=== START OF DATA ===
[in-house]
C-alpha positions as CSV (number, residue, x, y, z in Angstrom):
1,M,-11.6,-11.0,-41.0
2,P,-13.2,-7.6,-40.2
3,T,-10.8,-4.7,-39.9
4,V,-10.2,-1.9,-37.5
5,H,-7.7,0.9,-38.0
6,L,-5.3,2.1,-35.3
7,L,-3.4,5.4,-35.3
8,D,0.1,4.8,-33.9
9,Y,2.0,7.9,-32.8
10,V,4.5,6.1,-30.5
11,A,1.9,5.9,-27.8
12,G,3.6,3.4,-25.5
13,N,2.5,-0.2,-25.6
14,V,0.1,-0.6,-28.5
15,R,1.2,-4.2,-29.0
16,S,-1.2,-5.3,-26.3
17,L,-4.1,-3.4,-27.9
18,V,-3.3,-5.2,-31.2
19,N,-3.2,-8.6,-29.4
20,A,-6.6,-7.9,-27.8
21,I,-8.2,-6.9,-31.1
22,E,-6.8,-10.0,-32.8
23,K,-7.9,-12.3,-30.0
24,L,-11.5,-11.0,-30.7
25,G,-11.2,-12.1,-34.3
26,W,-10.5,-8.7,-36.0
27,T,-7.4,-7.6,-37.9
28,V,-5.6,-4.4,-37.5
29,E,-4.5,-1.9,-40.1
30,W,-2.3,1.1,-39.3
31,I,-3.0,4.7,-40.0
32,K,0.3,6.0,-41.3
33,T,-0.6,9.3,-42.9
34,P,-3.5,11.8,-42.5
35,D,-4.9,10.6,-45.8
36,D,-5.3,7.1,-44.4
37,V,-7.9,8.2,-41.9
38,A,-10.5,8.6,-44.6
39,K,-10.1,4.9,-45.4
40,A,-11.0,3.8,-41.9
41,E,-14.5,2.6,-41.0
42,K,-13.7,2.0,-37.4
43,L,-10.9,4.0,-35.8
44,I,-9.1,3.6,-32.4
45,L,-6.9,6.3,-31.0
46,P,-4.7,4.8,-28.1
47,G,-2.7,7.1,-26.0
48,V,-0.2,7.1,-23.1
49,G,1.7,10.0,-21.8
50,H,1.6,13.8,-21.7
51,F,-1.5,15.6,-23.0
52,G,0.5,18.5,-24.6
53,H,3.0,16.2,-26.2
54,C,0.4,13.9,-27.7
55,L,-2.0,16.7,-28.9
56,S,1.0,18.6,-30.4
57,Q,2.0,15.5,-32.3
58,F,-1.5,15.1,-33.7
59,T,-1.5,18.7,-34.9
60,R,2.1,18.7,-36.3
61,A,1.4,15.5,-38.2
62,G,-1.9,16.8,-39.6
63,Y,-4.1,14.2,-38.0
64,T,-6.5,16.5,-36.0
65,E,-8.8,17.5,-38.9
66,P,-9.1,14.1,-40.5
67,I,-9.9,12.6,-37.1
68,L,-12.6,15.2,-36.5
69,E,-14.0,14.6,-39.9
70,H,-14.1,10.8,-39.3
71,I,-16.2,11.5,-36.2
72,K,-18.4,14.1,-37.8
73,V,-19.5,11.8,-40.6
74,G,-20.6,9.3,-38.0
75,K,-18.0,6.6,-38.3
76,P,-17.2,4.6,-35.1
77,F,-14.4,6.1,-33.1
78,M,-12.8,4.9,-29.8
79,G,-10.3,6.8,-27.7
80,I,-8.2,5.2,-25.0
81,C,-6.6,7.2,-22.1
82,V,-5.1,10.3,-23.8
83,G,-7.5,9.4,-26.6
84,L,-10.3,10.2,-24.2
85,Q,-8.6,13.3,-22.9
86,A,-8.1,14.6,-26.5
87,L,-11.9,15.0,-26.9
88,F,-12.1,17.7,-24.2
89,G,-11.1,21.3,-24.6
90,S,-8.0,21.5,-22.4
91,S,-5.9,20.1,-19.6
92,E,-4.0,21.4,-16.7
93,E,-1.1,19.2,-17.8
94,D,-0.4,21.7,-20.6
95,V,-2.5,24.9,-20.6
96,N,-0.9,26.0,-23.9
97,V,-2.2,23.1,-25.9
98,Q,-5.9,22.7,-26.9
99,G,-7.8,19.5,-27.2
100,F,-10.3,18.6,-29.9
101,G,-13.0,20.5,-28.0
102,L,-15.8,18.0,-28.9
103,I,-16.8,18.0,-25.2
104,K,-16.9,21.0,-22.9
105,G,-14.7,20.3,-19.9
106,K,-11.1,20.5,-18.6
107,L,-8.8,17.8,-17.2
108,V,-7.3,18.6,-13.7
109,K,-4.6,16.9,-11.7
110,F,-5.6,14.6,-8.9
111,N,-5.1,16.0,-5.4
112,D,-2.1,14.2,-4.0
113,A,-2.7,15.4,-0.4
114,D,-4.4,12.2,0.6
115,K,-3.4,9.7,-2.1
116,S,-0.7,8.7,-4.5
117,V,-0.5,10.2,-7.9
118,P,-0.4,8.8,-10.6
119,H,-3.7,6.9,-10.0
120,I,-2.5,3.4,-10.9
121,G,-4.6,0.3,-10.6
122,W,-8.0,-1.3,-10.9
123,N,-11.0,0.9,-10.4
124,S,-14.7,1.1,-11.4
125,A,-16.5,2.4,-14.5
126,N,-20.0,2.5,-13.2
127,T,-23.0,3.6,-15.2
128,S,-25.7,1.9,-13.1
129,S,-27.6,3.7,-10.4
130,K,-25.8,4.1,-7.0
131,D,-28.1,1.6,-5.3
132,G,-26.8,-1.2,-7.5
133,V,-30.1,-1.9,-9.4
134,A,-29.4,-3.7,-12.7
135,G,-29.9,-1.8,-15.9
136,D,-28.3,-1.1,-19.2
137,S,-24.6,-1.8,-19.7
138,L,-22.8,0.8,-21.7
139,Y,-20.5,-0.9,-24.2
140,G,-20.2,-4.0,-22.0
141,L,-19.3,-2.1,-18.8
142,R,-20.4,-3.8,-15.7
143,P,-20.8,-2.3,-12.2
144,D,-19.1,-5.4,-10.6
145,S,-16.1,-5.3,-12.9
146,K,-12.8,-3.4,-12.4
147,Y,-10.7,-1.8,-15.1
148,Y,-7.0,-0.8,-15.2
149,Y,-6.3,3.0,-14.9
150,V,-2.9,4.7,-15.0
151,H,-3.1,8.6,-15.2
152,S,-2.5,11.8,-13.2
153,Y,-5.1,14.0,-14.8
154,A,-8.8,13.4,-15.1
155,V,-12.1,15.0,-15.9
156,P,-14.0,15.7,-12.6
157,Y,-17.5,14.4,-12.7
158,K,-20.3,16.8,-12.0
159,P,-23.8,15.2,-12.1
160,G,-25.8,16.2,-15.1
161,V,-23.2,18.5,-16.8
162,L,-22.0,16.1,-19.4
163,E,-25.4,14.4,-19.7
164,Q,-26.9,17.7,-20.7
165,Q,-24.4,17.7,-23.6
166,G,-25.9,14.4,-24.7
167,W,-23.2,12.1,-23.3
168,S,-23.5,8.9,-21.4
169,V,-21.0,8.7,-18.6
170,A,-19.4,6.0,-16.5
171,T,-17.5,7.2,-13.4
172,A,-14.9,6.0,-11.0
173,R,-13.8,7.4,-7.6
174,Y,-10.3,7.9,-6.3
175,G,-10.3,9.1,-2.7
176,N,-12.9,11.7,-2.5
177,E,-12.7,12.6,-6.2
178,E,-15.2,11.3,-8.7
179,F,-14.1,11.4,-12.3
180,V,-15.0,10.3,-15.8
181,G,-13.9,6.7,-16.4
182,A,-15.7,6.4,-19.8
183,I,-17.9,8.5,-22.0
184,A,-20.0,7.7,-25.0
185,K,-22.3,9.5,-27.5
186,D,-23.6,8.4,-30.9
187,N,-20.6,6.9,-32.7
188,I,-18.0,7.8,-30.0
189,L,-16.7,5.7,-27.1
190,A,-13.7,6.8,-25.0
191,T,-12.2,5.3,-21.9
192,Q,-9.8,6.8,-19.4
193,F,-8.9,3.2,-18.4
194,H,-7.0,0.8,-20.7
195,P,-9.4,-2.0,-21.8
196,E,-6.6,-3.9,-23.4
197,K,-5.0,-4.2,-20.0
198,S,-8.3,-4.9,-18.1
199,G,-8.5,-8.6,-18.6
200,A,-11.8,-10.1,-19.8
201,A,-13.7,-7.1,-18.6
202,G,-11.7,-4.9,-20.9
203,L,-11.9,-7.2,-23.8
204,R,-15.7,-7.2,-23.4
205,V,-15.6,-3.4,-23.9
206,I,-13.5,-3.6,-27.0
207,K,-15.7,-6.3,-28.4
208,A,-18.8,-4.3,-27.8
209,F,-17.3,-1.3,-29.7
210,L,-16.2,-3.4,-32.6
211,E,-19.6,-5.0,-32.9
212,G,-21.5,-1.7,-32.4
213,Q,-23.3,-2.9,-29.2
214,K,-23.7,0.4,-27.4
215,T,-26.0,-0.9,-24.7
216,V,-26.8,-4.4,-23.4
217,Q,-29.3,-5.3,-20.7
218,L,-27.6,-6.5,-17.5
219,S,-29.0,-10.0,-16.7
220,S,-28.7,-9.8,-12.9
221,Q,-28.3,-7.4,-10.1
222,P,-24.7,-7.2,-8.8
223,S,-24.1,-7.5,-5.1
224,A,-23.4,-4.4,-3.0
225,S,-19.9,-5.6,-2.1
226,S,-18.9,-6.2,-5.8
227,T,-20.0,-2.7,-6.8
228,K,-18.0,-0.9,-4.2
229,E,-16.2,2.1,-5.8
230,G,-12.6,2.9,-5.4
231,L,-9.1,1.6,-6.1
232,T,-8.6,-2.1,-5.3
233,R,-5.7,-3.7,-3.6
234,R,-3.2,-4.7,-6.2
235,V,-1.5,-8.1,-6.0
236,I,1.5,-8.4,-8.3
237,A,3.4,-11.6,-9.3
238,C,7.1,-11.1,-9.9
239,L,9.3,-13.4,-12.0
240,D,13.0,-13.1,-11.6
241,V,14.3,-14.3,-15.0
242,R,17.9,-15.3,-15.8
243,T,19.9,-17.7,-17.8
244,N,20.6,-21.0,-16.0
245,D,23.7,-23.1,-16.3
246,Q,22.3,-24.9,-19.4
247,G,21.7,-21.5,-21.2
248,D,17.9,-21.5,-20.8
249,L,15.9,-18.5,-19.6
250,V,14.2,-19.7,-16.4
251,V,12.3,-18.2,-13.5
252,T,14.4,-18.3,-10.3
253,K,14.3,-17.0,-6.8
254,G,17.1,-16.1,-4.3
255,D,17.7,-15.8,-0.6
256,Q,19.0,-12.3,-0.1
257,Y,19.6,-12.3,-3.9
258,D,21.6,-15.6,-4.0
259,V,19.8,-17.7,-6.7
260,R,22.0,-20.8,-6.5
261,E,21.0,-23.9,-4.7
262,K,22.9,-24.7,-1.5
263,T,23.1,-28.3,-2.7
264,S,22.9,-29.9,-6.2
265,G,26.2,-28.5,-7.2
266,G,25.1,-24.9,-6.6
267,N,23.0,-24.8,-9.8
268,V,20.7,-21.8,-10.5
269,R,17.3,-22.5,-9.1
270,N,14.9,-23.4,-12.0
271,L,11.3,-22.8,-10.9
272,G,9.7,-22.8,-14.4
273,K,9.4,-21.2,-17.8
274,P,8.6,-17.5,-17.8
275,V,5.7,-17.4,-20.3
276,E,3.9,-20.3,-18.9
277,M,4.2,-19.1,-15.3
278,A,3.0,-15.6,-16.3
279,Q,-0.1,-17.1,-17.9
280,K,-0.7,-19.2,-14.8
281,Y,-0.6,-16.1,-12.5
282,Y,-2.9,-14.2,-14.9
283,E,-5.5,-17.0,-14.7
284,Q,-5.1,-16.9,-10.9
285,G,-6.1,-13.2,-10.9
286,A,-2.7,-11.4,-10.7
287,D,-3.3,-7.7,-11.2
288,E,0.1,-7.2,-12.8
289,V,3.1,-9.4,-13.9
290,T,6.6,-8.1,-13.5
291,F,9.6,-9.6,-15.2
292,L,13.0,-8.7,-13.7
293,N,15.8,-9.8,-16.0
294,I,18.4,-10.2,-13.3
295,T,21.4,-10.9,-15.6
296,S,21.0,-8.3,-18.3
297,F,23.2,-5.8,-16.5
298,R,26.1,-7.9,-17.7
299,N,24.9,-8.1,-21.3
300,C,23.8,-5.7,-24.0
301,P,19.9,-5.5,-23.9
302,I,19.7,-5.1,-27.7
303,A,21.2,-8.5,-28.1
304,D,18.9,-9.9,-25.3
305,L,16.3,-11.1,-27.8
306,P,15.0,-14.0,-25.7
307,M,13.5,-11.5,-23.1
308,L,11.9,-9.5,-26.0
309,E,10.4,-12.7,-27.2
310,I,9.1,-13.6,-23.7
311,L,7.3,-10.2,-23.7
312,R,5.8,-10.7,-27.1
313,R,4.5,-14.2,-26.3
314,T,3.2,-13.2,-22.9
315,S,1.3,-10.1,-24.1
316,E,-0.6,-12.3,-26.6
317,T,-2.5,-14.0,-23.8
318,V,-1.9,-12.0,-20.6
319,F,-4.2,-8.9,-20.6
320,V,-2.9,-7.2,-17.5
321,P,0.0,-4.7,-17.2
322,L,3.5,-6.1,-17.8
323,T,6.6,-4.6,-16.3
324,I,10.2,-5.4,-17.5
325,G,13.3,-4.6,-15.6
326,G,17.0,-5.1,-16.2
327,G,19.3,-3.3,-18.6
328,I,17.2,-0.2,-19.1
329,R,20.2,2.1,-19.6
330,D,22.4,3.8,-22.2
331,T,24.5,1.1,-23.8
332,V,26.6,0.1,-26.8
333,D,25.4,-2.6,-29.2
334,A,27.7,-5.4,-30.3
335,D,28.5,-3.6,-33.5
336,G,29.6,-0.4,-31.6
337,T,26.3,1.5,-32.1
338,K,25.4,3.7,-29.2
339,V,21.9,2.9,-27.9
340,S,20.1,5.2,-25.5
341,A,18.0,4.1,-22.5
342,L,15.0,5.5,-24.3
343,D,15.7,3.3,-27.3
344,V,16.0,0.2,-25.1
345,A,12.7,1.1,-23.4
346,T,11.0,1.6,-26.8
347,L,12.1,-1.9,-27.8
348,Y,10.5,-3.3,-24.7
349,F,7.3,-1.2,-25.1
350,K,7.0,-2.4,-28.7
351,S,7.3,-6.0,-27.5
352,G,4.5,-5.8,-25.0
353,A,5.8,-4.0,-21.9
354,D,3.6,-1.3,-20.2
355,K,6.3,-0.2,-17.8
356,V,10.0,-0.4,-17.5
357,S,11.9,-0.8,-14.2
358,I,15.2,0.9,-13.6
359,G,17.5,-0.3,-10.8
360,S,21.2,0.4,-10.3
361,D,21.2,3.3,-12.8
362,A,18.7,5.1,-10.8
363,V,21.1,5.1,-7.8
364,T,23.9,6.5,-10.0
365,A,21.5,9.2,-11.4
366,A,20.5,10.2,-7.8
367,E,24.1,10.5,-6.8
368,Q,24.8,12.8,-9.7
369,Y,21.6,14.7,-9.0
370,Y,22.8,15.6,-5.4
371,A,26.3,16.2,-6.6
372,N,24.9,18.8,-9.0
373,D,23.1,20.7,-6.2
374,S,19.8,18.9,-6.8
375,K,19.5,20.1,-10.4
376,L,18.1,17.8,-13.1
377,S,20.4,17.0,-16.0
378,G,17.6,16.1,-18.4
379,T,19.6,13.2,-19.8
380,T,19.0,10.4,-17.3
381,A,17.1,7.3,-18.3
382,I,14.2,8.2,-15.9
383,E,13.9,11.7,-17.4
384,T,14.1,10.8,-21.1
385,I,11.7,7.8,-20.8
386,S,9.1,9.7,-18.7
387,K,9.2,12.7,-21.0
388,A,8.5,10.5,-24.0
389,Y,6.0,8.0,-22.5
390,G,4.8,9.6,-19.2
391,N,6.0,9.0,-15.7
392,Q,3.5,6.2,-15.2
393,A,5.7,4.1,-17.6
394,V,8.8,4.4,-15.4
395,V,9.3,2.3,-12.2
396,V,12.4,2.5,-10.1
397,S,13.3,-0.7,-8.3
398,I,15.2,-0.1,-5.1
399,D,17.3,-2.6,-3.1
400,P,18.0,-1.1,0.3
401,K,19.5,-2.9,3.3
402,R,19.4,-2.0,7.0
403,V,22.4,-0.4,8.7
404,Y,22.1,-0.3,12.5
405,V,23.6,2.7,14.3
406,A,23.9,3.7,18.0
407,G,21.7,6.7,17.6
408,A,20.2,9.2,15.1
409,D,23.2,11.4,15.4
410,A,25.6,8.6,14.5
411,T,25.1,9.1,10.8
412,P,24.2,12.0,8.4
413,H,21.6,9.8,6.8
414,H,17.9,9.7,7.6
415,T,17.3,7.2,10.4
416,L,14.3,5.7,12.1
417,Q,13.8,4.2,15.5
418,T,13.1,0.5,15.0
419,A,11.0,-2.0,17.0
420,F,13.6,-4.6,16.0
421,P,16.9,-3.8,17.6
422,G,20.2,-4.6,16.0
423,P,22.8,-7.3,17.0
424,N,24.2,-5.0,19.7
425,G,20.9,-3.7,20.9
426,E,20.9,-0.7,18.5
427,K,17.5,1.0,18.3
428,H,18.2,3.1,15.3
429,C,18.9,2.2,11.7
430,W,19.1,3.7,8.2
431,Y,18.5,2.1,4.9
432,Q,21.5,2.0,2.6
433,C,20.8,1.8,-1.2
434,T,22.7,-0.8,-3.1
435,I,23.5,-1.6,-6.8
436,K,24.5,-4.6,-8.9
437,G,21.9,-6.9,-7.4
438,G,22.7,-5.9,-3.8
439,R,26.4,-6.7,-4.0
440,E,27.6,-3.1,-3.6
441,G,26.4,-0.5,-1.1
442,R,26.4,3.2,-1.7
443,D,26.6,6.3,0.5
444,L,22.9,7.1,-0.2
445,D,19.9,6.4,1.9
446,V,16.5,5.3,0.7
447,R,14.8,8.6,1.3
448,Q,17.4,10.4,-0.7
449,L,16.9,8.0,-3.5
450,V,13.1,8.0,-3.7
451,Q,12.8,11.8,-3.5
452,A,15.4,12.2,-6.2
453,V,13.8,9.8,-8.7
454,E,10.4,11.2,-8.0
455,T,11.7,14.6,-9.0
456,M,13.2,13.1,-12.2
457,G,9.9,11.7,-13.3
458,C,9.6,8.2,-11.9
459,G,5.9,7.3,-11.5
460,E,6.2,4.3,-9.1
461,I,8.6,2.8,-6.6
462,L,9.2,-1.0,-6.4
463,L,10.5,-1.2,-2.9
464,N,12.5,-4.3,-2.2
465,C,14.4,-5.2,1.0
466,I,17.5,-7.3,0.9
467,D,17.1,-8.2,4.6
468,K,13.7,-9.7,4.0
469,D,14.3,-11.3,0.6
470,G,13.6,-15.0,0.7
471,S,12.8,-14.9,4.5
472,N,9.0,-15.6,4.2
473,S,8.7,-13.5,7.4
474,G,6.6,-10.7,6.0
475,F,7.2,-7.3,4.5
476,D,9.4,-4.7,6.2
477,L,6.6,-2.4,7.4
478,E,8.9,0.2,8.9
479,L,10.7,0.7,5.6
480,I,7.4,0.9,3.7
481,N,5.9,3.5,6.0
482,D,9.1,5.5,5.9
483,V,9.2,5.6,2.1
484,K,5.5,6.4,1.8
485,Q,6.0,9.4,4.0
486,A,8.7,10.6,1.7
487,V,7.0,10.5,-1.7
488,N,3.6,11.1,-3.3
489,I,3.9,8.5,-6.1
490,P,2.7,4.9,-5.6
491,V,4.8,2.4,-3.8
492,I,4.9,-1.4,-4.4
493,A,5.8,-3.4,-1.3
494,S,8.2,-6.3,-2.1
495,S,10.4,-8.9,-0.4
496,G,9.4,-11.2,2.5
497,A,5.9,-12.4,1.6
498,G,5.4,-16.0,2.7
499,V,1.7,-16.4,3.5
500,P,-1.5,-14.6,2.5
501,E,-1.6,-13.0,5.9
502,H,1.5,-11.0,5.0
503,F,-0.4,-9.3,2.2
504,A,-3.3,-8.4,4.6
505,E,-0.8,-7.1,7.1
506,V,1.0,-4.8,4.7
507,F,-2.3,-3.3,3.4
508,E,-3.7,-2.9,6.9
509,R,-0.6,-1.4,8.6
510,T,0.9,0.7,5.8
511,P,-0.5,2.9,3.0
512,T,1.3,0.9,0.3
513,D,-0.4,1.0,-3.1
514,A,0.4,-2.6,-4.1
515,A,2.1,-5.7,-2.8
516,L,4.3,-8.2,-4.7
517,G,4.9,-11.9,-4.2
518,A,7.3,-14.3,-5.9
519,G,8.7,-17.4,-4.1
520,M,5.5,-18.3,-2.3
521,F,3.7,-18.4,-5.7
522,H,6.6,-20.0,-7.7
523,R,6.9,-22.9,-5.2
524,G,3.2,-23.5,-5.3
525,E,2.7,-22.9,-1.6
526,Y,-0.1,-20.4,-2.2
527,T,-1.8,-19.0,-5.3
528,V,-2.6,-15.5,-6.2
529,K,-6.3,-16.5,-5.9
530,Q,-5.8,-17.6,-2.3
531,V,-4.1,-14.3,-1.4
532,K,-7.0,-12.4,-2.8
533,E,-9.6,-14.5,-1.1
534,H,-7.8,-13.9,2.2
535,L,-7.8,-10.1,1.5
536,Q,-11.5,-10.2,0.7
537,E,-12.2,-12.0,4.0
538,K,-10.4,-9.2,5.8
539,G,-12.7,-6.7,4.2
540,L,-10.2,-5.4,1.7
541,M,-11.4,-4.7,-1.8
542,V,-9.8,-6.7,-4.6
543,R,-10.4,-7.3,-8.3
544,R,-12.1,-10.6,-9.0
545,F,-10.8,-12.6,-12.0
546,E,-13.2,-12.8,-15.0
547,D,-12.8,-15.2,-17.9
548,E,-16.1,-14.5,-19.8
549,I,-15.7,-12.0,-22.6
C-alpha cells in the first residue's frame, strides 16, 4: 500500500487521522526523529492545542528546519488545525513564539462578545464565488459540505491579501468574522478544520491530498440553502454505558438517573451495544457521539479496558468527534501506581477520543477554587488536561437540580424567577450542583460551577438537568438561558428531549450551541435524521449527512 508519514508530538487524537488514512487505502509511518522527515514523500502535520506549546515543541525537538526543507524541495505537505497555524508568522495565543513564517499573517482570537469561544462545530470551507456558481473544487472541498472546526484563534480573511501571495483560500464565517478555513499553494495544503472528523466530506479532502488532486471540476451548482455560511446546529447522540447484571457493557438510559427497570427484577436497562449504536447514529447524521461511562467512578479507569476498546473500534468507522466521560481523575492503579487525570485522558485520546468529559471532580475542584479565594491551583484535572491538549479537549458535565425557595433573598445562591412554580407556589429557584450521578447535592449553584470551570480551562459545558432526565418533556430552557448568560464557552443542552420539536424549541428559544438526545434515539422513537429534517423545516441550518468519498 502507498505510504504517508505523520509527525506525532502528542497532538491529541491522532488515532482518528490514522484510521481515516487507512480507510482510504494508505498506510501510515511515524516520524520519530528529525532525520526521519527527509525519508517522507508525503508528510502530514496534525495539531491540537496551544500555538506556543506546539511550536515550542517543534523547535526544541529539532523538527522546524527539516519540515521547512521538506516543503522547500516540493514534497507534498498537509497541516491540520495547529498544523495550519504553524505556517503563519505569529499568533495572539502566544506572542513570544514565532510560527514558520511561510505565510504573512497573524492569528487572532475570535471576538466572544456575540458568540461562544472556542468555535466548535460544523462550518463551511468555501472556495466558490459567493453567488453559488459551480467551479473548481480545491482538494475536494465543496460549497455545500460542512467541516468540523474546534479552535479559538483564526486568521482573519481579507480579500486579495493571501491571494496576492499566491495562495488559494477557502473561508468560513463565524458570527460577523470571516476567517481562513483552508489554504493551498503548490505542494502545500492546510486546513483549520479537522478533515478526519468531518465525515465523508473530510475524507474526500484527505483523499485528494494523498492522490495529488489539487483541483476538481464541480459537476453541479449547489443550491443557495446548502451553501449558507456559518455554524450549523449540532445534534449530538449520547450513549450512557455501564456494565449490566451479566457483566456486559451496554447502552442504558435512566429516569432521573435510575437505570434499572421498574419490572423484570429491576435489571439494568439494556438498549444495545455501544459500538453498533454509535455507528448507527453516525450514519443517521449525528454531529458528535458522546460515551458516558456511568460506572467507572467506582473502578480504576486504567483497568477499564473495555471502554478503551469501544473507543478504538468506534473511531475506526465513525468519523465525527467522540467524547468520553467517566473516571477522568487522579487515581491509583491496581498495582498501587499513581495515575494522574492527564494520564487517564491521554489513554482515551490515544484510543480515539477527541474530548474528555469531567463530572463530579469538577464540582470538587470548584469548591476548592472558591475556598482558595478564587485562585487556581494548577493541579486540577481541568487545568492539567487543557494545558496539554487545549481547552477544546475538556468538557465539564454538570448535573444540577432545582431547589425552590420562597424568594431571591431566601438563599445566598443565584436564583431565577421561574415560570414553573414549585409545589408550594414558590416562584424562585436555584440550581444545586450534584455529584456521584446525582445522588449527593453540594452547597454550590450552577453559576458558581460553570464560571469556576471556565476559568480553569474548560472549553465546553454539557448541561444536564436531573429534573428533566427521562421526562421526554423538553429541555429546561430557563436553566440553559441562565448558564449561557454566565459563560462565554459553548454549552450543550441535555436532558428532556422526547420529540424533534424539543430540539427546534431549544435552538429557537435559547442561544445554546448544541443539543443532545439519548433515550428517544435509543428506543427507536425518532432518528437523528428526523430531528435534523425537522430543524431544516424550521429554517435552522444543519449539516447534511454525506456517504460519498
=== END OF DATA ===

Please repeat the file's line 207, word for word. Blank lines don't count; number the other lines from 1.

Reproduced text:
205,V,-15.6,-3.4,-23.9